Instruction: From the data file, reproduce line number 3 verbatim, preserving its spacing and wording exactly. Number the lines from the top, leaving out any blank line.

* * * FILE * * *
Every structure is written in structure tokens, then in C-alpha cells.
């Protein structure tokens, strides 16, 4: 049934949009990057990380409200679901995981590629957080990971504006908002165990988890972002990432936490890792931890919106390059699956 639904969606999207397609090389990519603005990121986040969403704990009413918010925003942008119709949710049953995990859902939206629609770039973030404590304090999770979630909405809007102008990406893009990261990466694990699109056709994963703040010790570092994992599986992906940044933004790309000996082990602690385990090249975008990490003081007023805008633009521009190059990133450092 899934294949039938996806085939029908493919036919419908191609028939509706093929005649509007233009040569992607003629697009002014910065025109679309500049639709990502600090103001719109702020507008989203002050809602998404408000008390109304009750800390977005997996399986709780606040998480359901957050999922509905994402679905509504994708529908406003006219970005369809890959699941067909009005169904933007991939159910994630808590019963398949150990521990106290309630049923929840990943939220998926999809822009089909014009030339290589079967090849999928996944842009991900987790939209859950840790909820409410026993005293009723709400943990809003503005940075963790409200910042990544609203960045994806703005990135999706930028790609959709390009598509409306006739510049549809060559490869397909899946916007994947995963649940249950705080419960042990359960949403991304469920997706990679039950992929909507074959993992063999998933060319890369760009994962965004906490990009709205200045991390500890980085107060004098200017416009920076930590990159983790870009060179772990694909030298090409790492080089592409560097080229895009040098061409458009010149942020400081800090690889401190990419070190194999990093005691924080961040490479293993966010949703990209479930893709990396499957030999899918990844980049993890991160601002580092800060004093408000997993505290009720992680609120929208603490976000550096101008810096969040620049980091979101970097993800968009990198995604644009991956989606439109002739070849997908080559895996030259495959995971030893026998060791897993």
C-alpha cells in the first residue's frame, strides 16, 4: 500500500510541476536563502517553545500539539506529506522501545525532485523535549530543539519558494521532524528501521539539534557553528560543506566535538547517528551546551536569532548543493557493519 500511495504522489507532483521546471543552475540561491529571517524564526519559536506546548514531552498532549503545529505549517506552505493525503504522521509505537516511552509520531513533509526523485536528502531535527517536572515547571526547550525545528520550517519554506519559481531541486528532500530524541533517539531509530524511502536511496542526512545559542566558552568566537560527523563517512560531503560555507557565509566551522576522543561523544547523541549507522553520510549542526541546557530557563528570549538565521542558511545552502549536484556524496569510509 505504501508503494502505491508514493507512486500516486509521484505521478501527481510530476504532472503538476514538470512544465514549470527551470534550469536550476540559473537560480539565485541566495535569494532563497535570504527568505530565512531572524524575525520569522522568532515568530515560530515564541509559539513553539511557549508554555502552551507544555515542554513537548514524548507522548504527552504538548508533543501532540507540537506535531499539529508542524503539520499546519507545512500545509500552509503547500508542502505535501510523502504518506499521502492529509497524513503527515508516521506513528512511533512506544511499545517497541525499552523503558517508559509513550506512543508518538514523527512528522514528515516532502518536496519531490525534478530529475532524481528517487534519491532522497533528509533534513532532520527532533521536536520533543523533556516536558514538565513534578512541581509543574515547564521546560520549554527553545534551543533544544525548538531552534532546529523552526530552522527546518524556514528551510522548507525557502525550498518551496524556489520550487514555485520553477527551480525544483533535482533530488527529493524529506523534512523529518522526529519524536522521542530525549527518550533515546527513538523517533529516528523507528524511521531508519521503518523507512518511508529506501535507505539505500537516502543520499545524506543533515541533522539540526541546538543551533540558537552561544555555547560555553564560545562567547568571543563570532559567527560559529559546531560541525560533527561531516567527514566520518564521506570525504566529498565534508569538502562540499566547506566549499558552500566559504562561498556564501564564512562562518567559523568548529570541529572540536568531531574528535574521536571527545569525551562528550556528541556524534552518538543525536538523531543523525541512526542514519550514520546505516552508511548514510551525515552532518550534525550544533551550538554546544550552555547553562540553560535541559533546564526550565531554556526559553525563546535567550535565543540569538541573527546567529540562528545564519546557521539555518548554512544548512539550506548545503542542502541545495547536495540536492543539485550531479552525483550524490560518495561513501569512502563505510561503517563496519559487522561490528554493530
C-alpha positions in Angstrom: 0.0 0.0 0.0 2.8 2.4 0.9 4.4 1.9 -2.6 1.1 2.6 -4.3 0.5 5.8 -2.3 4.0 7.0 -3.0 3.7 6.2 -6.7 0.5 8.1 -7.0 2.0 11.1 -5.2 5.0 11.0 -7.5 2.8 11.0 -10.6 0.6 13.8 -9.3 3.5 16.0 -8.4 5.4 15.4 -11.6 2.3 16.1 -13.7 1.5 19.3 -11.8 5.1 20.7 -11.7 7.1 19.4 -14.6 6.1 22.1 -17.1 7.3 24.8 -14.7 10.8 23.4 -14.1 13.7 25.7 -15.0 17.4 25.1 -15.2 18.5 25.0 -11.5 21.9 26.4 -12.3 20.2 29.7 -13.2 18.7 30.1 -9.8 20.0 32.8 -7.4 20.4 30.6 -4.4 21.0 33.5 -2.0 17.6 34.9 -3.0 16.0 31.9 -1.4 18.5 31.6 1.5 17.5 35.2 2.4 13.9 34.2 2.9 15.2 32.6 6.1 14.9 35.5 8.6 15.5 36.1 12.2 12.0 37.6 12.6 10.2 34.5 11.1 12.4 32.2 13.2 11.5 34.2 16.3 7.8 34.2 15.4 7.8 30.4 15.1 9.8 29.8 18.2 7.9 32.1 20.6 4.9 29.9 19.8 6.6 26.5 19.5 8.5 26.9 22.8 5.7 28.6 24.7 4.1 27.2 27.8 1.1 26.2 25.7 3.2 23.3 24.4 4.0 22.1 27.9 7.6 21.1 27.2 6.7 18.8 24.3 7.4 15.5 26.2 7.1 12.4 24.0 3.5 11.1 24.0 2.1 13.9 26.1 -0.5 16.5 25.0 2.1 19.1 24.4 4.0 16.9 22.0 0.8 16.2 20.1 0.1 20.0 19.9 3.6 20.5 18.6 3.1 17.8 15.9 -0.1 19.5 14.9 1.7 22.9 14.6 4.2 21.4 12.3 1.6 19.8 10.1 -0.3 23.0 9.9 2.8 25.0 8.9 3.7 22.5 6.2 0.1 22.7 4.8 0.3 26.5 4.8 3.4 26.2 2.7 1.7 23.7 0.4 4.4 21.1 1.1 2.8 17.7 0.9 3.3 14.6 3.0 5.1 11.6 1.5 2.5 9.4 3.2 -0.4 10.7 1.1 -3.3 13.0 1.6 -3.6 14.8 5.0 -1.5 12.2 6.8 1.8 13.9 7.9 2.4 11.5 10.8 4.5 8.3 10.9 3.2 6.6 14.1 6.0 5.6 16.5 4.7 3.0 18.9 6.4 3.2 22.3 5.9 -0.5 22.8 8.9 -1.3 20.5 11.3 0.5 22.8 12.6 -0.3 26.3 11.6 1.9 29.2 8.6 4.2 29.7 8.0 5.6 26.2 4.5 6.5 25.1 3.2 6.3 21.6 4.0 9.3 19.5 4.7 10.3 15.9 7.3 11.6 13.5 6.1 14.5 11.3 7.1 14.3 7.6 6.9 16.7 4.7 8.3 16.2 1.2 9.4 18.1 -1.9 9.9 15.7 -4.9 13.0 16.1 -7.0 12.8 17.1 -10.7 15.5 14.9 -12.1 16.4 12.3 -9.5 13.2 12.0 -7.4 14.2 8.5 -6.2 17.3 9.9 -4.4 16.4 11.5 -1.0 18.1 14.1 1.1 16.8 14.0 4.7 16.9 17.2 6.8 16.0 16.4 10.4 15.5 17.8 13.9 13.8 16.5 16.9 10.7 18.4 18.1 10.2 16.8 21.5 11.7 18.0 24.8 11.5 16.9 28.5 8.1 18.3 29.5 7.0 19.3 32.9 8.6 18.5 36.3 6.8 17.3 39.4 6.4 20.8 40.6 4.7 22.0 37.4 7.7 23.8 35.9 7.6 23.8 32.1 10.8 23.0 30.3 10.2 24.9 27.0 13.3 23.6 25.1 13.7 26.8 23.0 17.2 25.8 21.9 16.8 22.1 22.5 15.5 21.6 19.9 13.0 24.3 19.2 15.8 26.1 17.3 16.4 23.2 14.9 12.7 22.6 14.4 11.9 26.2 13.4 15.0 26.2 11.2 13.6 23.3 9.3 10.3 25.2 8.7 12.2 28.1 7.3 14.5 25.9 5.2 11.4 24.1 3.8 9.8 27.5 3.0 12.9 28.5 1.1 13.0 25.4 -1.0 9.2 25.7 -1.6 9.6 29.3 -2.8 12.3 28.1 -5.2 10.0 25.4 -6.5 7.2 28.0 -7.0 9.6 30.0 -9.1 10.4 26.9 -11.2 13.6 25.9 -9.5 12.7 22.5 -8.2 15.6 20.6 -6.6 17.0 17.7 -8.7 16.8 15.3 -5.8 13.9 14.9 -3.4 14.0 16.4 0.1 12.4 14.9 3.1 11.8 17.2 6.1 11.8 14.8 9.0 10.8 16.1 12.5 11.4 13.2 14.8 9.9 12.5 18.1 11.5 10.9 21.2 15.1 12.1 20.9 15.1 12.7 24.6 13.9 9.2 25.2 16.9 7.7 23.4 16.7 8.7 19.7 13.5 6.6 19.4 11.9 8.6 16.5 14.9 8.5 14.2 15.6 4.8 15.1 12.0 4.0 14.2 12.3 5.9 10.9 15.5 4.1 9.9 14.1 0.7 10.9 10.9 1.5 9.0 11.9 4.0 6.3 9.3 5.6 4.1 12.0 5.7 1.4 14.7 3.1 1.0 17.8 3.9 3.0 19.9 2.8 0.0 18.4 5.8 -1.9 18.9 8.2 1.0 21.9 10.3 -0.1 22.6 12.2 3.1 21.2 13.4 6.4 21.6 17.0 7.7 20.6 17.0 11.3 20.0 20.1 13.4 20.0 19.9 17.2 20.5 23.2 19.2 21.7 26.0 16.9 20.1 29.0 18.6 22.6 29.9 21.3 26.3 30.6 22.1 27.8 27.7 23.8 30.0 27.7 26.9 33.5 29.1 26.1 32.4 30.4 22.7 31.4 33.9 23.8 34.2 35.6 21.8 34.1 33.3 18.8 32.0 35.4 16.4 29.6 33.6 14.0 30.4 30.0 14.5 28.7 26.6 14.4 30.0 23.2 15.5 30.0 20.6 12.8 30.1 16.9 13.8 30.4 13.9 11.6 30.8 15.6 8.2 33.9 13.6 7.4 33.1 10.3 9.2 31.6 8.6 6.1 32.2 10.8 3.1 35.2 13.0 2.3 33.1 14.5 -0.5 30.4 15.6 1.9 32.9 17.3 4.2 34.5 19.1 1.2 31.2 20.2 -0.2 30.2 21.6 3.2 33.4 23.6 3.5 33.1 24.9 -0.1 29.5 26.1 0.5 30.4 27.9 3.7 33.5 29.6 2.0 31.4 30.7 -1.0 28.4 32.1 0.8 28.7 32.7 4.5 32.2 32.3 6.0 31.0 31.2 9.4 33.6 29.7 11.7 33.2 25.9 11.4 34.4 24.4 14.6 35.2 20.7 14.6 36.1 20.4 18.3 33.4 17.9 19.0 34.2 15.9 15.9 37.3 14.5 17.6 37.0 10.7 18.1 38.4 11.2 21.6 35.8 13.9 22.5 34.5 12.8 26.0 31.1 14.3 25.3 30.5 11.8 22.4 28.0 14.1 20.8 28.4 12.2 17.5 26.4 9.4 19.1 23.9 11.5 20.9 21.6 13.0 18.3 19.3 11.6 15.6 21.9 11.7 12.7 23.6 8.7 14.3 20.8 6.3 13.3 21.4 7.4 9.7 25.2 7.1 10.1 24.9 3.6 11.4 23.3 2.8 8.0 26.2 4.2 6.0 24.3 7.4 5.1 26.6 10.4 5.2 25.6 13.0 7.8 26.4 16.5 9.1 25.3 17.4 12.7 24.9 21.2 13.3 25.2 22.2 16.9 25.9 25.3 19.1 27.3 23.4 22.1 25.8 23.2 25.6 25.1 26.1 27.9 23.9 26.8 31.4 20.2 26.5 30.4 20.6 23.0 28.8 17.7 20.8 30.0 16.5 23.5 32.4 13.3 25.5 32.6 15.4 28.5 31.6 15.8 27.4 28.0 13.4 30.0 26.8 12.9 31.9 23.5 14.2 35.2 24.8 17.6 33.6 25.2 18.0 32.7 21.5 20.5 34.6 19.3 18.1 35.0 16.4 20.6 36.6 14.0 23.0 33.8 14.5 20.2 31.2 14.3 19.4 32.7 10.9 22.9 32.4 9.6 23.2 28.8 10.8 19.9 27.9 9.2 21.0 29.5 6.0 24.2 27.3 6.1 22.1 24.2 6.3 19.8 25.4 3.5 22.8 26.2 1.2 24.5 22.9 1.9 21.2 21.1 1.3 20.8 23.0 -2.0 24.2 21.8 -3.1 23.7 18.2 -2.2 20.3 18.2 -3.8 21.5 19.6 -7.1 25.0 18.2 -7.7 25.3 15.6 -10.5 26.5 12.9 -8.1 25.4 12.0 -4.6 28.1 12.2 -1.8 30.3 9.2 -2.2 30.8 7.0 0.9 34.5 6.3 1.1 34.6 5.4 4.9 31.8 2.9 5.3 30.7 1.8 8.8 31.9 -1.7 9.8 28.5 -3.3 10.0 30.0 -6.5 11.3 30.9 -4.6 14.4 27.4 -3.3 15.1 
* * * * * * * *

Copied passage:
C-alpha cells in the first residue's frame, strides 16, 4: 500500500510541476536563502517553545500539539506529506522501545525532485523535549530543539519558494521532524528501521539539534557553528560543506566535538547517528551546551536569532548543493557493519 500511495504522489507532483521546471543552475540561491529571517524564526519559536506546548514531552498532549503545529505549517506552505493525503504522521509505537516511552509520531513533509526523485536528502531535527517536572515547571526547550525545528520550517519554506519559481531541486528532500530524541533517539531509530524511502536511496542526512545559542566558552568566537560527523563517512560531503560555507557565509566551522576522543561523544547523541549507522553520510549542526541546557530557563528570549538565521542558511545552502549536484556524496569510509 505504501508503494502505491508514493507512486500516486509521484505521478501527481510530476504532472503538476514538470512544465514549470527551470534550469536550476540559473537560480539565485541566495535569494532563497535570504527568505530565512531572524524575525520569522522568532515568530515560530515564541509559539513553539511557549508554555502552551507544555515542554513537548514524548507522548504527552504538548508533543501532540507540537506535531499539529508542524503539520499546519507545512500545509500552509503547500508542502505535501510523502504518506499521502492529509497524513503527515508516521506513528512511533512506544511499545517497541525499552523503558517508559509513550506512543508518538514523527512528522514528515516532502518536496519531490525534478530529475532524481528517487534519491532522497533528509533534513532532520527532533521536536520533543523533556516536558514538565513534578512541581509543574515547564521546560520549554527553545534551543533544544525548538531552534532546529523552526530552522527546518524556514528551510522548507525557502525550498518551496524556489520550487514555485520553477527551480525544483533535482533530488527529493524529506523534512523529518522526529519524536522521542530525549527518550533515546527513538523517533529516528523507528524511521531508519521503518523507512518511508529506501535507505539505500537516502543520499545524506543533515541533522539540526541546538543551533540558537552561544555555547560555553564560545562567547568571543563570532559567527560559529559546531560541525560533527561531516567527514566520518564521506570525504566529498565534508569538502562540499566547506566549499558552500566559504562561498556564501564564512562562518567559523568548529570541529572540536568531531574528535574521536571527545569525551562528550556528541556524534552518538543525536538523531543523525541512526542514519550514520546505516552508511548514510551525515552532518550534525550544533551550538554546544550552555547553562540553560535541559533546564526550565531554556526559553525563546535567550535565543540569538541573527546567529540562528545564519546557521539555518548554512544548512539550506548545503542542502541545495547536495540536492543539485550531479552525483550524490560518495561513501569512502563505510561503517563496519559487522561490528554493530